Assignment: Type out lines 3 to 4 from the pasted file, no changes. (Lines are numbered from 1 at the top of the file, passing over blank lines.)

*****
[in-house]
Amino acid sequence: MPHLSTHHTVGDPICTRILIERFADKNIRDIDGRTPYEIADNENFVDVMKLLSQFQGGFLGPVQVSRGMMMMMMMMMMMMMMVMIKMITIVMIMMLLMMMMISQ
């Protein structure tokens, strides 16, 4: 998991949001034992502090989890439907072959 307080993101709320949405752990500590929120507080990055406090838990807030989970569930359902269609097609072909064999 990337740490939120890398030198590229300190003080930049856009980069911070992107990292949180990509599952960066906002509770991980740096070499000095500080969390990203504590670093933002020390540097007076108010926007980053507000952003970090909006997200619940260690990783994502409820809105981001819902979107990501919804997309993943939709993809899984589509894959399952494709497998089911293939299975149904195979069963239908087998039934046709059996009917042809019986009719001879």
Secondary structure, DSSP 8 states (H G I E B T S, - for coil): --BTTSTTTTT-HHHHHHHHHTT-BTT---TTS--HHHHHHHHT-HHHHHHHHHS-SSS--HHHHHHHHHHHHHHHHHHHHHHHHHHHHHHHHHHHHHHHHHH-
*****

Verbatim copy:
């Protein structure tokens, strides 16, 4: 998991949001034992502090989890439907072959 307080993101709320949405752990500590929120507080990055406090838990807030989970569930359902269609097609072909064999 990337740490939120890398030198590229300190003080930049856009980069911070992107990292949180990509599952960066906002509770991980740096070499000095500080969390990203504590670093933002020390540097007076108010926007980053507000952003970090909006997200619940260690990783994502409820809105981001819902979107990501919804997309993943939709993809899984589509894959399952494709497998089911293939299975149904195979069963239908087998039934046709059996009917042809019986009719001879």
Secondary structure, DSSP 8 states (H G I E B T S, - for coil): --BTTSTTTTT-HHHHHHHHHTT-BTT---TTS--HHHHHHHHT-HHHHHHHHHS-SSS--HHHHHHHHHHHHHHHHHHHHHHHHHHHHHHHHHHHHHHHHHH-